75. Rabbi Kaminetzky reports that he has begun to offer weekly classes in Jewish tradition to small groups of Dnepropetrovsk Jewish businessmen in their offices. He notes with some satisfaction that the businessmen themselves have requested that he teach such classes.

76. Rabbi Kaminetzky has also organized classes for students in the local university and other post-secondary schools. Informally referred to as Yeshiva University,20 the classes meet once weekly in the synagogue from 5:00 to 8:00 p.m. Thirty young men are enrolled in the cost-free program.21 They study Hebrew and tradition during the first hour, listen to a lecture on Judaic topics during the second hour, and study English (often using English-language Judaic texts) during the third hour. Instruction during the first and last hours is in small groups of two to five students to permit participation at appropriate ability levels. The teachers are rabbinical students from the main Chabad seminary (in Morristown, NJ) who are in Dnepropetrovsk for a work-study program. (See below.) Enrollment is attracted through advertisements in Dnepropetrovsk newspapers; Rabbi Kaminetzky readily acknowledges that the principal appeal of the program is instruction in English. Despite the early evening meeting hours, no refreshments are served. Betsy Gidwitz visited the classes (which were meeting in small groups around tables in various areas of the synagogue) and spoke with five or six students in the program; they represented a variety of academic majors and all seemed quite pleased with the curriculum. In addition to classwork, the program includes holiday celebrations and social evenings, including dances.

77. Ten students from the Rabbinical Seminary of America in Morristown, NJ, are participating in a work-study program supervised by Rabbi Chaim Ber Stambler; eight of the young men are in the first year, and two had been invited to remain for a second year. They usually learn in the morning, teach in the yeshiva high school (see below) in the afternoon and in ‘Yeshiva University’ in the early evening, and also plan and implement special events. (When Betsy Gidwitz was in the city, she participated in a Lag B’Omer festival at the day school that the Morristown students had organized.) The majority of students are Americans, but Dr. Gidwitz has also met Britons and Swiss in the program.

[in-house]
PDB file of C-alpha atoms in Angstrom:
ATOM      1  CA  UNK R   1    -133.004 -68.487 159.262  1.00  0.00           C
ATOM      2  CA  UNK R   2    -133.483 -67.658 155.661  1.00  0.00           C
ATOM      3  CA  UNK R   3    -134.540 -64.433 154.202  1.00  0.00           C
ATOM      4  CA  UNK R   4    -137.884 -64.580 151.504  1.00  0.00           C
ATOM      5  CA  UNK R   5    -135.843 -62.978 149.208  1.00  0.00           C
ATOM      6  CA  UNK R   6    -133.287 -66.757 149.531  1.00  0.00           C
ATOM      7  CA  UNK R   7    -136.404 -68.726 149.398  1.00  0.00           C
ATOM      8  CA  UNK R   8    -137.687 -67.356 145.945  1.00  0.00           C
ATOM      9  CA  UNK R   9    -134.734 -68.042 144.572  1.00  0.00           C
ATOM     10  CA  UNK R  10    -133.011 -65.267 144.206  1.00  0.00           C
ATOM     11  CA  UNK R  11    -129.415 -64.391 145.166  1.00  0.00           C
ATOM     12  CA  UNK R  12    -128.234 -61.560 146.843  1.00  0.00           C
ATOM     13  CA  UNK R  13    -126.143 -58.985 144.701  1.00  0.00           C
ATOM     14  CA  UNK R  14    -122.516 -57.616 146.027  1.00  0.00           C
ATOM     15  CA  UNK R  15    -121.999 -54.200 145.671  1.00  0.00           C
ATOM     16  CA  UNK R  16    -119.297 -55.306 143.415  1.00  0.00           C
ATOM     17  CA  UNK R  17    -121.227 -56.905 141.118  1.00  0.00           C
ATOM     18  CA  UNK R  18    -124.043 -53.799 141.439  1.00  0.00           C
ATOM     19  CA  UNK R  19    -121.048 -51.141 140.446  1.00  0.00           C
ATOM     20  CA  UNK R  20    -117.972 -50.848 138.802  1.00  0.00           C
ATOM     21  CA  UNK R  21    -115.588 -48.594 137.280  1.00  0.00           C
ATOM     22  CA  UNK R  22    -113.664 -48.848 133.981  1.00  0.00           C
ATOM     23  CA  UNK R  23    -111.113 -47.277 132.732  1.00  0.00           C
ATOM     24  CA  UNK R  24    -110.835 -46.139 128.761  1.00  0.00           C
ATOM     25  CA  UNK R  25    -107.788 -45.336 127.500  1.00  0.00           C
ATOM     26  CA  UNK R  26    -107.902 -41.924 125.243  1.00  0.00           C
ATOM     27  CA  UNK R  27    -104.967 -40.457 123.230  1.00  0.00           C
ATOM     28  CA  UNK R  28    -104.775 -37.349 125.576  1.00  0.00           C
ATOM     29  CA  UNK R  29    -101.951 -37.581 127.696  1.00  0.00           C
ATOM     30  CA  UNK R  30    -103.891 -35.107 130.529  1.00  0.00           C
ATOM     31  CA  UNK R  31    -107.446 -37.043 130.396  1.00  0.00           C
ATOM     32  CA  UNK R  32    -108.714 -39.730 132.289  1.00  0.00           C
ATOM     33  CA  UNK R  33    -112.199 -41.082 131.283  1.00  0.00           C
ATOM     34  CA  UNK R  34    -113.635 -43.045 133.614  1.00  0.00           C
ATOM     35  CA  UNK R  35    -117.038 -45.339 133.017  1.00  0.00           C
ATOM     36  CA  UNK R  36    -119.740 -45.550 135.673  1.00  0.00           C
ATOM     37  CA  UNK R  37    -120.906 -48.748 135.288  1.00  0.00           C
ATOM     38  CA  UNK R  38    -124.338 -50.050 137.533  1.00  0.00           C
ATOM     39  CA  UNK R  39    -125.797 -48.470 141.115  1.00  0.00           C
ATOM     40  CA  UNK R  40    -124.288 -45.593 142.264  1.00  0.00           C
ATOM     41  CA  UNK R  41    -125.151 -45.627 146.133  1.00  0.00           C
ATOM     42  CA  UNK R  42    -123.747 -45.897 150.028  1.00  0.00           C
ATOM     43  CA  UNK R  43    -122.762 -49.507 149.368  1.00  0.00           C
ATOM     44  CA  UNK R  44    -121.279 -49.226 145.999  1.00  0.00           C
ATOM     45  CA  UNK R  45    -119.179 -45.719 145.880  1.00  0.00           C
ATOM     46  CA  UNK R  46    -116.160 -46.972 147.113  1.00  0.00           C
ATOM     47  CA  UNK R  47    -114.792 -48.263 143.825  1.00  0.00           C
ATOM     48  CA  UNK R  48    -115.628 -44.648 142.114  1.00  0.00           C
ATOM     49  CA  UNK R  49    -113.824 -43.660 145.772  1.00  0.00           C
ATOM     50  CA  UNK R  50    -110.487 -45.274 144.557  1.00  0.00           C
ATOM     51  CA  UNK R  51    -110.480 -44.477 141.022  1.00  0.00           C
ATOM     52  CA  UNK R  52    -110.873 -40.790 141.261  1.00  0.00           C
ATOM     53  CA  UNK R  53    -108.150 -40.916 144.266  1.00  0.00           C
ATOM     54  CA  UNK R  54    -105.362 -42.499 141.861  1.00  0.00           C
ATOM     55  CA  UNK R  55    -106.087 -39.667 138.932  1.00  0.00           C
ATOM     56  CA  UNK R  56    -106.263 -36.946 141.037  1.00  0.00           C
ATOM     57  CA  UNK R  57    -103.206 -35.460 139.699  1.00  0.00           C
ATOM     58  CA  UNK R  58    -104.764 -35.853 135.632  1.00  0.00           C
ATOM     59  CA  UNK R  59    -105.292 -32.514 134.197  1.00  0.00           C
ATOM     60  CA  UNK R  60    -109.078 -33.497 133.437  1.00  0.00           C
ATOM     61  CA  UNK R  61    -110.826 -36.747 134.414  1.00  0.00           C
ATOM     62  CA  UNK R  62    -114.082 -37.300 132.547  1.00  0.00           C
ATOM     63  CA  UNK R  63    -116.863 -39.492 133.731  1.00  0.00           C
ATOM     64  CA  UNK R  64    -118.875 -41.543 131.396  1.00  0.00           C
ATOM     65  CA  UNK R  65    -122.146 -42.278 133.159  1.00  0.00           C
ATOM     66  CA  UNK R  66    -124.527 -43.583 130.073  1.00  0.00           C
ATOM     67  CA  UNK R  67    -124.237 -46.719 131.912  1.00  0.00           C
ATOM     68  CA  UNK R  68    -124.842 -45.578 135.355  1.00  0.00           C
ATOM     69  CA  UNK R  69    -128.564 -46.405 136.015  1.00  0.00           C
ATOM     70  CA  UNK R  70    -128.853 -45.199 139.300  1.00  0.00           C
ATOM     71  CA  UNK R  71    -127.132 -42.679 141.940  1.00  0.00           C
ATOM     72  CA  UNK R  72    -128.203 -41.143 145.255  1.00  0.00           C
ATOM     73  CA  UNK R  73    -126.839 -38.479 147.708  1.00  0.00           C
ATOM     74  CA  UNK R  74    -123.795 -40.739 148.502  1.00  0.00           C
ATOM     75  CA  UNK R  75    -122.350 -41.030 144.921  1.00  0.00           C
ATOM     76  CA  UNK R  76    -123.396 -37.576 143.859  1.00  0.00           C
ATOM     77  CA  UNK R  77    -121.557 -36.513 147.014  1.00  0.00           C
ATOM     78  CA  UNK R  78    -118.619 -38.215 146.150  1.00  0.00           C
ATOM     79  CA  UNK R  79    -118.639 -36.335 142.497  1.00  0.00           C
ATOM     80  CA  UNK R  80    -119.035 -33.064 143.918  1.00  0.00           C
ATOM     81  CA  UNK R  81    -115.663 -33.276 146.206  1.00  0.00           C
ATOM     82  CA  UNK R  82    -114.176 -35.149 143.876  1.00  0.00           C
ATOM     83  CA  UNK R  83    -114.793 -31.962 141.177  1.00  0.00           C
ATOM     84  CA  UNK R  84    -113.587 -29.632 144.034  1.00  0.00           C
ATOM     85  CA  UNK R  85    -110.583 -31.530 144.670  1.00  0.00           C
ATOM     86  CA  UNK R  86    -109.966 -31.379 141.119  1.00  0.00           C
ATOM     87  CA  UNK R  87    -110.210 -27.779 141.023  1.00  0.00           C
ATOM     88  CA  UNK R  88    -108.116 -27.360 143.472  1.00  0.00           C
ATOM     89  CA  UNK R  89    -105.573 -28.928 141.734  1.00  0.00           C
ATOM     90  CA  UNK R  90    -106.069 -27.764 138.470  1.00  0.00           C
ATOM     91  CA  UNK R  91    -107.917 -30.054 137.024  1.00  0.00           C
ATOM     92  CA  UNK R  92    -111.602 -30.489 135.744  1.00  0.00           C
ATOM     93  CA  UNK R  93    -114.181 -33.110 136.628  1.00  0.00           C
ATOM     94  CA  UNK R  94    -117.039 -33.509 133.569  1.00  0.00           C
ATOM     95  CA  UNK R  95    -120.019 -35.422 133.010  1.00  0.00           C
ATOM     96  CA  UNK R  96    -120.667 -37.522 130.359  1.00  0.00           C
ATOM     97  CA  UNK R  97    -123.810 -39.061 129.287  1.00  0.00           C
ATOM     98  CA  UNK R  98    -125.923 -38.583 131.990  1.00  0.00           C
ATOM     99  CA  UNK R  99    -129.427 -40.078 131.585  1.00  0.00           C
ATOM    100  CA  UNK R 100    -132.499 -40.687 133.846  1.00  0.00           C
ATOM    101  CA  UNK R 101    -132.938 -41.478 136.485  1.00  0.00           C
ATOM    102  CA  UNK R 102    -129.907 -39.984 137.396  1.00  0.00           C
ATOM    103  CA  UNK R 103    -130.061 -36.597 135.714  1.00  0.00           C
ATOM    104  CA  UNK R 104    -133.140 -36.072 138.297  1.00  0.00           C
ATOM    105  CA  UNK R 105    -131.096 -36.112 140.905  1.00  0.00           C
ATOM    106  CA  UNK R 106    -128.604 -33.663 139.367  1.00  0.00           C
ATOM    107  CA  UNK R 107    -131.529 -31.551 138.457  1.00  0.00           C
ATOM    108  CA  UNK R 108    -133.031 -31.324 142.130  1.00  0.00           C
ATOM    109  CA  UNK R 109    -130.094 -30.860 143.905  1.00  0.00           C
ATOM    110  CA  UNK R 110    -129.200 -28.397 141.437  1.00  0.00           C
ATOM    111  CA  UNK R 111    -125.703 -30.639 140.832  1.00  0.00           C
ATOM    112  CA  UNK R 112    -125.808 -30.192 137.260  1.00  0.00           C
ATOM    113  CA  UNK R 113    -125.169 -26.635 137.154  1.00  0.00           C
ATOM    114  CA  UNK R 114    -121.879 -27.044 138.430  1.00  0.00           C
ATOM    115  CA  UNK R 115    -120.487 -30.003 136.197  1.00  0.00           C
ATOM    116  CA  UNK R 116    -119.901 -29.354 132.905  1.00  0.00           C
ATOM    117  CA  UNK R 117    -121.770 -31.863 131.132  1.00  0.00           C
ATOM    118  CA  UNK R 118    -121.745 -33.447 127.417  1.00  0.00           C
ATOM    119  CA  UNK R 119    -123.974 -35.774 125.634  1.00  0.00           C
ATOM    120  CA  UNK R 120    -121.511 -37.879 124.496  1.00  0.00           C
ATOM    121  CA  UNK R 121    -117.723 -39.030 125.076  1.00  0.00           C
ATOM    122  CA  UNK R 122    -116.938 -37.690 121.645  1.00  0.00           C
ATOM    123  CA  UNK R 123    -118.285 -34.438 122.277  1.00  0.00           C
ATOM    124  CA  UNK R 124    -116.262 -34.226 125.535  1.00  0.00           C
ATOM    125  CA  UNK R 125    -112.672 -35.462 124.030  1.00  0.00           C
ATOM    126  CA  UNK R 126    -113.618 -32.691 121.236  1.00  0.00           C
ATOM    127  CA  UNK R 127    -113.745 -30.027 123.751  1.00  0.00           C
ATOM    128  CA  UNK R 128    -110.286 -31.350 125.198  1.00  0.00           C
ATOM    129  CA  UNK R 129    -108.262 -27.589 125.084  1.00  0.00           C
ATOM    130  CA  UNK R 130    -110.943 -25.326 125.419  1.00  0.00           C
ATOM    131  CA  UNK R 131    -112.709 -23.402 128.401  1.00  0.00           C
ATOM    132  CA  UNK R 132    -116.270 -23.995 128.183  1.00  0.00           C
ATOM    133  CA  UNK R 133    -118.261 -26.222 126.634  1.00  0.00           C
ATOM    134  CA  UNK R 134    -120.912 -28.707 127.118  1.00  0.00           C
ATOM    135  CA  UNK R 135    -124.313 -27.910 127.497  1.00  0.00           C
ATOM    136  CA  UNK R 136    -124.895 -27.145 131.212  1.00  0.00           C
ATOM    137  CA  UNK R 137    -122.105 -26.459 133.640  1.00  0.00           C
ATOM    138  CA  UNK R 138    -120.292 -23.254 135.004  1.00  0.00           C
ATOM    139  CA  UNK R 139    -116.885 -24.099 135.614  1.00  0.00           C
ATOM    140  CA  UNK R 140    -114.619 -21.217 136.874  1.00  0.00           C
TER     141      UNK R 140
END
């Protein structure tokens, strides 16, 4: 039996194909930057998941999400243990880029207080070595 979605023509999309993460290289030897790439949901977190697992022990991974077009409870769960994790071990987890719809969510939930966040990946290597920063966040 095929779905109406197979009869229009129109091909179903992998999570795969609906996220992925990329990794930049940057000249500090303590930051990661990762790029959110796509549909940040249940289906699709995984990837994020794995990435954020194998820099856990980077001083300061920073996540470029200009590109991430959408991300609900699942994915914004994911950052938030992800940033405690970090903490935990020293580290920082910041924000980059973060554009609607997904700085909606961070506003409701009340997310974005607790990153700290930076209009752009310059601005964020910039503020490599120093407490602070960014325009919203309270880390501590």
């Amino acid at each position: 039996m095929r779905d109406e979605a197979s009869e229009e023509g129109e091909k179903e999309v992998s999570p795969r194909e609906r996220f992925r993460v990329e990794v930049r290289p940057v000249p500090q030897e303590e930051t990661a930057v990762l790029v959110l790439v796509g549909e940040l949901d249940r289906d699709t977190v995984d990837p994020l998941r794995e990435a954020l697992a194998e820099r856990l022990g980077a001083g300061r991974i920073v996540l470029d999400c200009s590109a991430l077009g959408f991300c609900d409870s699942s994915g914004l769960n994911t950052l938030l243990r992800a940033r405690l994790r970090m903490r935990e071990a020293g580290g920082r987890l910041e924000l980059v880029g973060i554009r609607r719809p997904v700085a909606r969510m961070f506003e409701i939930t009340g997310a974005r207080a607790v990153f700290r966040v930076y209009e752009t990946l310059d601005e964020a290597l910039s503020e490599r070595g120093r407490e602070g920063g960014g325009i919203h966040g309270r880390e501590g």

Rabbi Kaminetzky enlists the young men himself, relying on recommendations from the current group to establish a roster of candidates for the following year whom he himself interviews in Morristown. He looks for students who work well both collectively and on their own initiative under less-than-ideal conditions (long winters with uncertain supply of heat and hot water, extended separation from family members, etc.). He also seeks to assemble a group of students with complementary skills and interests that enhance his various programs in Dnepropetrovsk; in every group, at least one student will be skilled in music, another in drama, several in working with children, etc. He excludes any young man deemed to be “fanatic”—which he defined as being publicly vocal in support of the ‘Moshiach now’ faction within Chabad. He spoke with some bitterness about “surprises” on this issue, i.e., a student who conceals his views on the question until after his arrival in Dnepropetrovsk and then agitates among other students or insists on erecting ‘Moshiach now’ banners in the day school or elsewhere. In response to a question, Rabbi Kaminetzky said that prominent individuals within Chabad sometimes attempt to persuade him to accept a particular candidate whom he feels is unsuitable; however, he controls the eventual selection because it is he who arranges visas, plane tickets, etc. Most of the students arrive in Dnepropetrovsk immediately before or after Sukkot and remain during the summer to serve as counselors in the Chabad camp.

19. See Betsy Gidwitz, Dnepropetrovsk Kehilla Project: Background Information (Cambridge, MA: the author, 1994), p. 6.
20. Well aware of the existence of Yeshiva University in New York City, Rabbi Kaminetzky regards his appropriation of the name with great humor and hopes that the larger and older Yeshiva University feels the same (if it is even aware of its Dnepropetrovsk namesake).
21. Separate classes for young women are taught on Sunday mornings by female student teachers from a Chabad teachers seminary in Israel.